(j) The importance of identifying rare types of historic places.

Westlawn Hut is rare within an historical and architectural context as it is one of the few remaining examples of a North Island musterer's hut and one of the oldest slab huts left in New Zealand. It also possesses one of the few surviving examples of a 'bush chimney'.

(k) The extent to which the place forms part of a wider historical and cultural complex or historical and cultural landscape.

Westlawn Hut is an integral part of a historical and cultural landscape at Waiouru that reflects both Maori and European occupation and use of this land from the 1870s through to the mid 20th century. Other components of this landscape include the two gunfighter pa at the nearby locality of Waiu and the Homestead at Waiouru that was built in 1905 by A.C. Morton who was the lessee of Runs 1 and 3 between Turangi and Karioi.

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Historical Narrative

Westlawn Hut is believed to have been built around 1900 for the musterers working on Ohinewairua Station, one of the larger farms in the Taihape region. Westlawn Hut continued to be used by Ohinewairua Station musterers through to the 1950s. Ian Sinclair stayed at Westlawn Hut whilst mustering at Ohinewairua in the mid 1940s to early 1950s and provides a description of life at the hut in his book 'Boot in the Stirrup' (1973).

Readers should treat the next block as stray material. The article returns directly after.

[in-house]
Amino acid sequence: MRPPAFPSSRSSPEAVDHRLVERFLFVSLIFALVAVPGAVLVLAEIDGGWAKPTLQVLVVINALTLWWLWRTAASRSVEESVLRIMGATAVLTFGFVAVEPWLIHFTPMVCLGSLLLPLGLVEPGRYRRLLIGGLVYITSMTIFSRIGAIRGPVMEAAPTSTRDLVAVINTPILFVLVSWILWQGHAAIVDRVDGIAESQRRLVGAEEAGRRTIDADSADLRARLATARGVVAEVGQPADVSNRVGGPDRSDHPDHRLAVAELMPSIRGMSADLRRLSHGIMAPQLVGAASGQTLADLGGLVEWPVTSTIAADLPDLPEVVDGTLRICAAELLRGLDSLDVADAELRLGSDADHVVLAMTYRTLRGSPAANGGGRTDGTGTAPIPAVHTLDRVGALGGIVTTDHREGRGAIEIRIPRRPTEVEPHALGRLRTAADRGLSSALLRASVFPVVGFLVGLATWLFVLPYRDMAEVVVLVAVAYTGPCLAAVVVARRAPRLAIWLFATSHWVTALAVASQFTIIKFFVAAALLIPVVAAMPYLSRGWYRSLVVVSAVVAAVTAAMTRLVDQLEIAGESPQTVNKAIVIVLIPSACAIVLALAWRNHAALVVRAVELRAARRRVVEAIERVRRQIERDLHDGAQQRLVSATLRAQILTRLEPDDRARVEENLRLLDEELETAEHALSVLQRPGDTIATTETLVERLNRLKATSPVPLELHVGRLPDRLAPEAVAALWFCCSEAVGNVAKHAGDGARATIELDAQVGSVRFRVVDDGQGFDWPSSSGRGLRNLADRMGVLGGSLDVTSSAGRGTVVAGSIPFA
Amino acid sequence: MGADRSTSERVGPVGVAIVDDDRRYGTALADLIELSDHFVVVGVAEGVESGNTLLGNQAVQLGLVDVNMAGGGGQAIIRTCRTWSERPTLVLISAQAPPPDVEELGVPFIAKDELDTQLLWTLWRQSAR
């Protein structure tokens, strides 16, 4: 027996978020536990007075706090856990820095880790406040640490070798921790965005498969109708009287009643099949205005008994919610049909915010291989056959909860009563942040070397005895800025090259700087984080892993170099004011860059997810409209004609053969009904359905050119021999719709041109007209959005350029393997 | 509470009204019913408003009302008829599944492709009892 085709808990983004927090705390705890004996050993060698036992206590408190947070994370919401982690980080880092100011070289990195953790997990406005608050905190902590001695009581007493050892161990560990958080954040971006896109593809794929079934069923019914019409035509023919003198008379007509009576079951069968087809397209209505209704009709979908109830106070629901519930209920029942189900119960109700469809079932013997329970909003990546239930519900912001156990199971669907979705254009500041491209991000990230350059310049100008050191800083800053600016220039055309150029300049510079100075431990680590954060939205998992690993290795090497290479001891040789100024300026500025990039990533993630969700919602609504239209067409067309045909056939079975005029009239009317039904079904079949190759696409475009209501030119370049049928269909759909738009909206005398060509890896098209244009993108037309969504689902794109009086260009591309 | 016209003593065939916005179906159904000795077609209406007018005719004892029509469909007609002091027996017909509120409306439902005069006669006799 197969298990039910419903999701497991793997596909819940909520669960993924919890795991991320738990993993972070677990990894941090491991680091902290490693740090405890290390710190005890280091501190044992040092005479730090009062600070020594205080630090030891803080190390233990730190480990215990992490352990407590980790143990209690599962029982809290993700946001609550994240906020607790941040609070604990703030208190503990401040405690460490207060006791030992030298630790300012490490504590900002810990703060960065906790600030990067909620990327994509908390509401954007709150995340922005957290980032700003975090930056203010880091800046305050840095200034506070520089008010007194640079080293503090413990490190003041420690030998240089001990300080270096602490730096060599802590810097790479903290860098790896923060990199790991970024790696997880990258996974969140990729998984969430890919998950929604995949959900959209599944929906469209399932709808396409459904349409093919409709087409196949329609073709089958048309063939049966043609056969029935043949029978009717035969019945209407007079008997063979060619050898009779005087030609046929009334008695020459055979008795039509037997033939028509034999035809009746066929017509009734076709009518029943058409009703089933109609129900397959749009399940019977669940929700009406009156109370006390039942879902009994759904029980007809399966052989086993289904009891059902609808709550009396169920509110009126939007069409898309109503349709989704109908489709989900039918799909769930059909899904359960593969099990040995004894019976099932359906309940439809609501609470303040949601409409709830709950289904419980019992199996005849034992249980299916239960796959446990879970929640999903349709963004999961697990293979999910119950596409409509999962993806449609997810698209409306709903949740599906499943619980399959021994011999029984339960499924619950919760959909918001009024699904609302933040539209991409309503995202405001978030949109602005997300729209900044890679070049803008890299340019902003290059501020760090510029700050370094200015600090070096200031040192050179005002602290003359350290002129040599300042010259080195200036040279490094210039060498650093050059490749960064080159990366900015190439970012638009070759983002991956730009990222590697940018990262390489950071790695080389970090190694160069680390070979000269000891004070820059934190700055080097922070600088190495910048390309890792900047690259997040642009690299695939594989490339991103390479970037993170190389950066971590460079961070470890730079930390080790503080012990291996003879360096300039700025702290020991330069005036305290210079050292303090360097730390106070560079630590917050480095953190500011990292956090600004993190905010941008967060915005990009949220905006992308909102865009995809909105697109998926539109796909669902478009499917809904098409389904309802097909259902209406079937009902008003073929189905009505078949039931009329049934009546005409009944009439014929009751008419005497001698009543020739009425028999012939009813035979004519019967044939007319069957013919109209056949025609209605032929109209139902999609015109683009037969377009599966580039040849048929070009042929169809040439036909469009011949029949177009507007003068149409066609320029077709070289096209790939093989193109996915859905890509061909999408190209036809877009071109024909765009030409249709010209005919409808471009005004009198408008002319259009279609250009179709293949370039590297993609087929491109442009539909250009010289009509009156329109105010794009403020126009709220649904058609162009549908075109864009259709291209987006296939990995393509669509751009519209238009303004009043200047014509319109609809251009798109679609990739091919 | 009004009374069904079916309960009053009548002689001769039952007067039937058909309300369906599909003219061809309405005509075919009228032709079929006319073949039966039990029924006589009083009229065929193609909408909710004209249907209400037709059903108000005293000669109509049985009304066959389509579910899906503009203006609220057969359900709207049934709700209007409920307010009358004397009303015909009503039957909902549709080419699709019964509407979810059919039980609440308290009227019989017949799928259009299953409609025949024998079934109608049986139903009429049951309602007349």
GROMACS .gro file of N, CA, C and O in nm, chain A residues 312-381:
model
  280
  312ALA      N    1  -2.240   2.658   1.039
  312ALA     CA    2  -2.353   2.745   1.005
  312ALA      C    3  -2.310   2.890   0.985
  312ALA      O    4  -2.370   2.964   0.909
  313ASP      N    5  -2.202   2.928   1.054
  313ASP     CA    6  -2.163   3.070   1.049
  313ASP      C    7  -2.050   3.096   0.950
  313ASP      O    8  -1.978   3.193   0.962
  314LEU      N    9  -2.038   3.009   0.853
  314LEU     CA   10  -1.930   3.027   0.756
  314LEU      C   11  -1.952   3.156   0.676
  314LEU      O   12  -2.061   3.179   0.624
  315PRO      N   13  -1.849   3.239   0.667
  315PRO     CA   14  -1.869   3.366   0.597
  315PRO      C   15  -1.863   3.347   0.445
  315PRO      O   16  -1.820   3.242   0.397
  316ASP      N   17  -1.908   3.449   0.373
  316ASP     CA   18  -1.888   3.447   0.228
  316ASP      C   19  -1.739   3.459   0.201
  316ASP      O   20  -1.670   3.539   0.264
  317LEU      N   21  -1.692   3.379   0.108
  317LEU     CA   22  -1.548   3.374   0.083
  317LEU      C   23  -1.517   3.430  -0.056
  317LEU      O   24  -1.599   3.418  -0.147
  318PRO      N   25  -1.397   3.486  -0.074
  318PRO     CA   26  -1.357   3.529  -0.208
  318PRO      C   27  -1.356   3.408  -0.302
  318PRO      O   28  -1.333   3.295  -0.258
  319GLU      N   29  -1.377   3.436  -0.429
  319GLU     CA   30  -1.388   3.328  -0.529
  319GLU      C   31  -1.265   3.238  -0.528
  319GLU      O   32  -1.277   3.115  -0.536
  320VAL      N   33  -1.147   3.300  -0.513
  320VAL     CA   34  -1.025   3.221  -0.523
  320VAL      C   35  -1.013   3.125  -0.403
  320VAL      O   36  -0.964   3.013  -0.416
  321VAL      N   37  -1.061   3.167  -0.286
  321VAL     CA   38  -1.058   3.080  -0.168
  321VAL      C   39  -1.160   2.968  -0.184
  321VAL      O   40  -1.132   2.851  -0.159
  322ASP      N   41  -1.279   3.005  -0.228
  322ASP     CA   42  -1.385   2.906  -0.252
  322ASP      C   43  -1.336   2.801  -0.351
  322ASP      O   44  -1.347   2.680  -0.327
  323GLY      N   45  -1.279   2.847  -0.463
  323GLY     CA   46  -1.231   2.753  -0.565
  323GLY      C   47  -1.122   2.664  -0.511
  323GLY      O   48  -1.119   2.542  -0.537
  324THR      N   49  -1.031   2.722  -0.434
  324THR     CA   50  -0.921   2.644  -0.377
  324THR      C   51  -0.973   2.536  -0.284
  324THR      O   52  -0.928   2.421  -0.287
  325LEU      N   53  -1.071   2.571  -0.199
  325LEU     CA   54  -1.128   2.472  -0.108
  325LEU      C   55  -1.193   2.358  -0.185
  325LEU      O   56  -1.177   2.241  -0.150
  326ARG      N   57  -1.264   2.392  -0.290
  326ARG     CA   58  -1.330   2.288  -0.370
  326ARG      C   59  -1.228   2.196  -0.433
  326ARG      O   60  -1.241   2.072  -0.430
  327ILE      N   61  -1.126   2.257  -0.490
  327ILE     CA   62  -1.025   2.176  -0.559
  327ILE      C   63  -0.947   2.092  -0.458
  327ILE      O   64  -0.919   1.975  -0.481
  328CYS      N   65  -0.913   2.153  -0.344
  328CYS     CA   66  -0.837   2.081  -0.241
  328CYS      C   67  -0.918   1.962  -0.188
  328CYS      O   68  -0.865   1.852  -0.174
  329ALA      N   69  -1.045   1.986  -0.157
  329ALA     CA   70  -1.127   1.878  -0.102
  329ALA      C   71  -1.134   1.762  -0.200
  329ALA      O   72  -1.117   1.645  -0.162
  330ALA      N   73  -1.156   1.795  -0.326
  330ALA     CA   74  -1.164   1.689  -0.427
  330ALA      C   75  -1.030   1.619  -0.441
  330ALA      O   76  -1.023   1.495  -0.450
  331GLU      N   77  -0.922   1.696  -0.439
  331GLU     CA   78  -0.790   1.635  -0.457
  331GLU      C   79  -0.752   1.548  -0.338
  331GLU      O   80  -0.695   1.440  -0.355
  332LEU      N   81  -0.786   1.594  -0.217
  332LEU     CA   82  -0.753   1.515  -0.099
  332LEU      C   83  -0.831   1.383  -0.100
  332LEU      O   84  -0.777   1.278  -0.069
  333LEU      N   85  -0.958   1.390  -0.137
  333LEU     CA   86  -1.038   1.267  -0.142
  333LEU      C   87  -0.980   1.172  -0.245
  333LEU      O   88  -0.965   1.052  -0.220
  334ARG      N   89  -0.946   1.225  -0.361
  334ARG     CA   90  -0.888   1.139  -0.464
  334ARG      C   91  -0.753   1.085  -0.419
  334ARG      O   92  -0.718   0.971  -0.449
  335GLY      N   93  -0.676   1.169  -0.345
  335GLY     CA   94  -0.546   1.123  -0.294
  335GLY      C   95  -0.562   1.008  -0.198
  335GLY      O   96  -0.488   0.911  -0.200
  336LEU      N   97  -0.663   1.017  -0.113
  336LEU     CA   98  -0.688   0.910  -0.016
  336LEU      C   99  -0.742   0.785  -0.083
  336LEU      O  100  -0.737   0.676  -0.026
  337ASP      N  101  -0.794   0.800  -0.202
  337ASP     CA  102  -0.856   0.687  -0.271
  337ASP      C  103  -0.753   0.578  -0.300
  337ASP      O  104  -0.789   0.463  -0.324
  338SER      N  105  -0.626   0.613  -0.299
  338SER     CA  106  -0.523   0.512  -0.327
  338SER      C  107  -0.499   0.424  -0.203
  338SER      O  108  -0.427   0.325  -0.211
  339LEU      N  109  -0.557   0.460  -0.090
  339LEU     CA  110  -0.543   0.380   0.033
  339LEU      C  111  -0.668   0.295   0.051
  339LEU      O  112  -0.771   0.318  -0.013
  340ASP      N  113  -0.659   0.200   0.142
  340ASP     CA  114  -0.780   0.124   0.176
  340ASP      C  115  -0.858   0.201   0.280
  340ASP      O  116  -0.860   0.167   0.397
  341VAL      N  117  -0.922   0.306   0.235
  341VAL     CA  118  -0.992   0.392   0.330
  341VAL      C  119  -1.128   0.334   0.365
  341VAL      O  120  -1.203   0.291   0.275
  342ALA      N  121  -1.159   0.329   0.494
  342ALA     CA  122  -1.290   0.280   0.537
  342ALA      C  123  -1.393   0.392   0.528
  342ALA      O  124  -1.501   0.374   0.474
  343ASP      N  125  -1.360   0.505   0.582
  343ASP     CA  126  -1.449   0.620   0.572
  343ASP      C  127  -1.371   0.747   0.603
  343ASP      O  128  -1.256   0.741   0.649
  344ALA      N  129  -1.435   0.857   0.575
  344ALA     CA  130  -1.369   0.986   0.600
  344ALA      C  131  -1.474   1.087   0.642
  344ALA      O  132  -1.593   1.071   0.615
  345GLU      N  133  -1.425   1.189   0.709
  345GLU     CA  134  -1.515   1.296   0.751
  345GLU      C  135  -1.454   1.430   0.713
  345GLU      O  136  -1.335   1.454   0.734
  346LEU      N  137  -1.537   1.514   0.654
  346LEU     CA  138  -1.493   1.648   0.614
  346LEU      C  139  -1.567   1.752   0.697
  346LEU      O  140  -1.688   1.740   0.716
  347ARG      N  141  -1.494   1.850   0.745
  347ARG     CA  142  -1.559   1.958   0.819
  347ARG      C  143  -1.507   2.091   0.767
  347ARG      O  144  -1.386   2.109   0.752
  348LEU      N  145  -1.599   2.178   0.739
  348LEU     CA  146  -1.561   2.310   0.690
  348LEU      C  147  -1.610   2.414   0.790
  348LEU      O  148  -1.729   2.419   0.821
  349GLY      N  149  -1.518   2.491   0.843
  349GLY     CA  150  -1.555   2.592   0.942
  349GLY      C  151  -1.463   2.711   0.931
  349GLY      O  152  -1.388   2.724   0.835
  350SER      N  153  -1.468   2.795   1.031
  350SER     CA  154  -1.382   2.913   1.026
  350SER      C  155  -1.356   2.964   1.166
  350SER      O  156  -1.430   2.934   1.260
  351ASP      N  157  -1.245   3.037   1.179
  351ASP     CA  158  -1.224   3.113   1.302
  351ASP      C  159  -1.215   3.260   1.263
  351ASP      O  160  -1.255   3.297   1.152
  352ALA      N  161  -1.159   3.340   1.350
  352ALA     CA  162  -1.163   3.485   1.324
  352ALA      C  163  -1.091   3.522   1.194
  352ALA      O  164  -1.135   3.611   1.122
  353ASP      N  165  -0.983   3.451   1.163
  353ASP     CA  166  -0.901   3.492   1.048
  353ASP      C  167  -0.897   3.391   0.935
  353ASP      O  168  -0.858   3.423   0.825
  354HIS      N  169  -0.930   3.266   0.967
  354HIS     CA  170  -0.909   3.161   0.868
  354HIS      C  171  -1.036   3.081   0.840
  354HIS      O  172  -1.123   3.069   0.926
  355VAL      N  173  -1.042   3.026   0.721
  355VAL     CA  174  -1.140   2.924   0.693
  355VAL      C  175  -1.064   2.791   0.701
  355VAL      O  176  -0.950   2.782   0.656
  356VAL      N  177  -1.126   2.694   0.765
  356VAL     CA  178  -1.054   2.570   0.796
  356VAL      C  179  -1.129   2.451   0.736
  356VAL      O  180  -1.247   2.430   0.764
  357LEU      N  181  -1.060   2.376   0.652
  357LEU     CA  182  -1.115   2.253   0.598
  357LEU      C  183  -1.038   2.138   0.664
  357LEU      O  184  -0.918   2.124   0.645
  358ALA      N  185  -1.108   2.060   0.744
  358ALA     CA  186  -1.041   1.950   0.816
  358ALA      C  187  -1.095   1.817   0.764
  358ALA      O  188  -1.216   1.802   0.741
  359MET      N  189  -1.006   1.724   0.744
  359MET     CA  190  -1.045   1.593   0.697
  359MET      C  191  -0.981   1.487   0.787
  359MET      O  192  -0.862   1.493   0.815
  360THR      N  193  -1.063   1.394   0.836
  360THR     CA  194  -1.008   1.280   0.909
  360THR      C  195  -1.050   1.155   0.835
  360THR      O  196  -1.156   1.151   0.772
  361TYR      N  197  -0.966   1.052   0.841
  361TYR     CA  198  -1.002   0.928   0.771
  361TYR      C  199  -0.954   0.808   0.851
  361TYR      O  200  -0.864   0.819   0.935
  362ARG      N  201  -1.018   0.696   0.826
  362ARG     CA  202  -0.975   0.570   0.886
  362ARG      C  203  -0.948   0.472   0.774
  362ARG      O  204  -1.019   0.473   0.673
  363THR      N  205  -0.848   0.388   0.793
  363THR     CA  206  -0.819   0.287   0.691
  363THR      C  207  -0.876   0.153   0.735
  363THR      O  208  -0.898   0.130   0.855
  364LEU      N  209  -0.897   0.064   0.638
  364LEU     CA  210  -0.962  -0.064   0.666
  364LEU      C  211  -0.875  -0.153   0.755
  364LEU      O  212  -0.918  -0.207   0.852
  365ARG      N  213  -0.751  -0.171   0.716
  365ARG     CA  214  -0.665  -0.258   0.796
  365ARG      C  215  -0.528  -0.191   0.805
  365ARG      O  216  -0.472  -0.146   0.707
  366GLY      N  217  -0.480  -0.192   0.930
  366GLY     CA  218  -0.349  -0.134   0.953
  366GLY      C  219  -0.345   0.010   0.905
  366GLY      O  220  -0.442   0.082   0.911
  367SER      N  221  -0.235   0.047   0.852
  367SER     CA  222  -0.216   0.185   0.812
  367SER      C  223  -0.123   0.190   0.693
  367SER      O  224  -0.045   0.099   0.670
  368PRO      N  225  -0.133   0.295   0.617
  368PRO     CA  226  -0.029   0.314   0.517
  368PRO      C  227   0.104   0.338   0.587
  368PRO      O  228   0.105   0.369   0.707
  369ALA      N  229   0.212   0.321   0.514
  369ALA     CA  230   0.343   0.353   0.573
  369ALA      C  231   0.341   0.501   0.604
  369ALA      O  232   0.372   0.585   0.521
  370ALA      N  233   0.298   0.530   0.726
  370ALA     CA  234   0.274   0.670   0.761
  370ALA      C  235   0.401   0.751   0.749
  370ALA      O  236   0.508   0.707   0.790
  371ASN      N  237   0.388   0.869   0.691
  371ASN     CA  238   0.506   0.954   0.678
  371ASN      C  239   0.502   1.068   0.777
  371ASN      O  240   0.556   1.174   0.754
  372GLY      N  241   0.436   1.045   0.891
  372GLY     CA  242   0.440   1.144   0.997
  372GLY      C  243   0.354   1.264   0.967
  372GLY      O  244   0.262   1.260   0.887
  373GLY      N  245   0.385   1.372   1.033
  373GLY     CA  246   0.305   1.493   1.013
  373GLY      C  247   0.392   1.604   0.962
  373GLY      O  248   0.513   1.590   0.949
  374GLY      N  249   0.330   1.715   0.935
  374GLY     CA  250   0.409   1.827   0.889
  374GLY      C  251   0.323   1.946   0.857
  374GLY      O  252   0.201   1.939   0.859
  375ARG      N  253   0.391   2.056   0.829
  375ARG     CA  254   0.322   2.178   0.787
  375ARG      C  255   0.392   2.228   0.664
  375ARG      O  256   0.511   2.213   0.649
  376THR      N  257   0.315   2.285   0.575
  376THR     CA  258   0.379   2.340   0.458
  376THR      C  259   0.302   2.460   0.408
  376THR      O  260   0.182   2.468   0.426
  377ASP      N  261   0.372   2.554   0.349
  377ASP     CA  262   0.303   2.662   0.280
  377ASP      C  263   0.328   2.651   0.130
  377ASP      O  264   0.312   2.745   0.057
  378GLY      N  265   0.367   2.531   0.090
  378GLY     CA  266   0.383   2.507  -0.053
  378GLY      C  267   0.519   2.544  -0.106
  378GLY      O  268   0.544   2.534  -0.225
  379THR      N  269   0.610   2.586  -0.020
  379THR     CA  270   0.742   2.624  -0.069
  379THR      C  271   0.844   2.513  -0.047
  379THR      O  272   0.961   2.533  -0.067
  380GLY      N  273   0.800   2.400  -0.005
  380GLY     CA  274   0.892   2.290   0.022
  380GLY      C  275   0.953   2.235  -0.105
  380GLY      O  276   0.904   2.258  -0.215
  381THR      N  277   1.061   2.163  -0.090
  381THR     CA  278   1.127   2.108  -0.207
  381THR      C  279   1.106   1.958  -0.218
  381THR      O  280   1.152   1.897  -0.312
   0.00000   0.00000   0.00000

Ian Sinclair also recalled that the lean-to at the front of Westlawn Hut housed their saddlery and beech firewood, and told of one particular occasion when they were stuck at the hut because of heavy snow and decided to build kennels for their dogs out of beech logs and sods of earth in the nearby horse paddock.He describes Westlawn as "a comfortable hut in the days I mustered on Ohinewairua having reasonable bunks and a grand fireplace" and Ralph Lowry, a fellow musterer and former owner of Ohinewairua Station also writes that Westlawn Hut "was like coming into real comfort" in comparison to the camp at Fisher's Hope (another station run). The Army began to acquire the land around Waiouru in the late 1930s but the Oruamatua-Kaimanawa blocks were not gazetted for defence purposes until 1961. Westlawn Hut continued to be used, mainly by soldiers for recreational purposes, and a number of repairs and restorations were undertaken. Overnight stays at Westlawn Hut are now a rare occurrence as a "larger more modern facility" has been constructed.

Physical Description